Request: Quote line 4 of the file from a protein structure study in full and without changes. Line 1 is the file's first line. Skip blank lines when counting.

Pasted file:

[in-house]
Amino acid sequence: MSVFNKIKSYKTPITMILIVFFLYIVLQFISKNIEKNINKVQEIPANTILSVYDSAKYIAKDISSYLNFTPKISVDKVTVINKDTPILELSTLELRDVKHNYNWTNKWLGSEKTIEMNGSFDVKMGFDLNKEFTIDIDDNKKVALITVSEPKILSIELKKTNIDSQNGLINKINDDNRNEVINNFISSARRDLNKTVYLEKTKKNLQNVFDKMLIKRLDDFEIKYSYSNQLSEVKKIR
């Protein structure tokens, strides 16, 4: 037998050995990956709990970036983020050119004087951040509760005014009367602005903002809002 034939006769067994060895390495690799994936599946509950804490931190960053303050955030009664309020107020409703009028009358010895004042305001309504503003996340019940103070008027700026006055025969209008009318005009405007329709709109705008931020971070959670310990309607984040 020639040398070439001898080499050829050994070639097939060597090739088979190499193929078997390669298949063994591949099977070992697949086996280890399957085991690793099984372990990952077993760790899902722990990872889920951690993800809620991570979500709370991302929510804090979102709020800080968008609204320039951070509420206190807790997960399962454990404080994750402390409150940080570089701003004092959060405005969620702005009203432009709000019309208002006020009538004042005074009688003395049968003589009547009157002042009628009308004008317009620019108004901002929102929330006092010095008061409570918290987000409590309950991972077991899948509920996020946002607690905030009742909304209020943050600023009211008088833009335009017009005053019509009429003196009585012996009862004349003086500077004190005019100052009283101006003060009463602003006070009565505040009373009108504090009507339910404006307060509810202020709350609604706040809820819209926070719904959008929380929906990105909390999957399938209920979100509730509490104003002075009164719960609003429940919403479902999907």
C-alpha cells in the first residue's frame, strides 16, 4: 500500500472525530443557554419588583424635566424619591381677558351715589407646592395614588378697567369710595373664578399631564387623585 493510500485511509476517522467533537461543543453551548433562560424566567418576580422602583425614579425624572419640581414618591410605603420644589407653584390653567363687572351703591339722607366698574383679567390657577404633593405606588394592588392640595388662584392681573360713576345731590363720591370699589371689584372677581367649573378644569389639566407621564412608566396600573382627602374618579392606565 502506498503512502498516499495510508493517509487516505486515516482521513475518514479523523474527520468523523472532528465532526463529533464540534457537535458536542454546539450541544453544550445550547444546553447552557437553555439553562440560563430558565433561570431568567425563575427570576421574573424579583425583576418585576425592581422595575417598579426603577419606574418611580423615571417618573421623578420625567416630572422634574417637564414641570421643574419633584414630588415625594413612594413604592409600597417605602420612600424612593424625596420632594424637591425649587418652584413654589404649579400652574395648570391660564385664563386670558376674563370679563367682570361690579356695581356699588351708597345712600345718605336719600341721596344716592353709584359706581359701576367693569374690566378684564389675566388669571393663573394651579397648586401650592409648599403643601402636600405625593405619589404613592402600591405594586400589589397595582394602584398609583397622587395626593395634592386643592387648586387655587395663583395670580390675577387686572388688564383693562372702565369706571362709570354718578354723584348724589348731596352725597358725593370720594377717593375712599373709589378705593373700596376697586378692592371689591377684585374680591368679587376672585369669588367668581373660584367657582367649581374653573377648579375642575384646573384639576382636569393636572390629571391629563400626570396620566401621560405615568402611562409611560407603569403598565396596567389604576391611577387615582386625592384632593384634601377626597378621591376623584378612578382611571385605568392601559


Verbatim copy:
C-alpha cells in the first residue's frame, strides 16, 4: 500500500472525530443557554419588583424635566424619591381677558351715589407646592395614588378697567369710595373664578399631564387623585 493510500485511509476517522467533537461543543453551548433562560424566567418576580422602583425614579425624572419640581414618591410605603420644589407653584390653567363687572351703591339722607366698574383679567390657577404633593405606588394592588392640595388662584392681573360713576345731590363720591370699589371689584372677581367649573378644569389639566407621564412608566396600573382627602374618579392606565 502506498503512502498516499495510508493517509487516505486515516482521513475518514479523523474527520468523523472532528465532526463529533464540534457537535458536542454546539450541544453544550445550547444546553447552557437553555439553562440560563430558565433561570431568567425563575427570576421574573424579583425583576418585576425592581422595575417598579426603577419606574418611580423615571417618573421623578420625567416630572422634574417637564414641570421643574419633584414630588415625594413612594413604592409600597417605602420612600424612593424625596420632594424637591425649587418652584413654589404649579400652574395648570391660564385664563386670558376674563370679563367682570361690579356695581356699588351708597345712600345718605336719600341721596344716592353709584359706581359701576367693569374690566378684564389675566388669571393663573394651579397648586401650592409648599403643601402636600405625593405619589404613592402600591405594586400589589397595582394602584398609583397622587395626593395634592386643592387648586387655587395663583395670580390675577387686572388688564383693562372702565369706571362709570354718578354723584348724589348731596352725597358725593370720594377717593375712599373709589378705593373700596376697586378692592371689591377684585374680591368679587376672585369669588367668581373660584367657582367649581374653573377648579375642575384646573384639576382636569393636572390629571391629563400626570396620566401621560405615568402611562409611560407603569403598565396596567389604576391611577387615582386625592384632593384634601377626597378621591376623584378612578382611571385605568392601559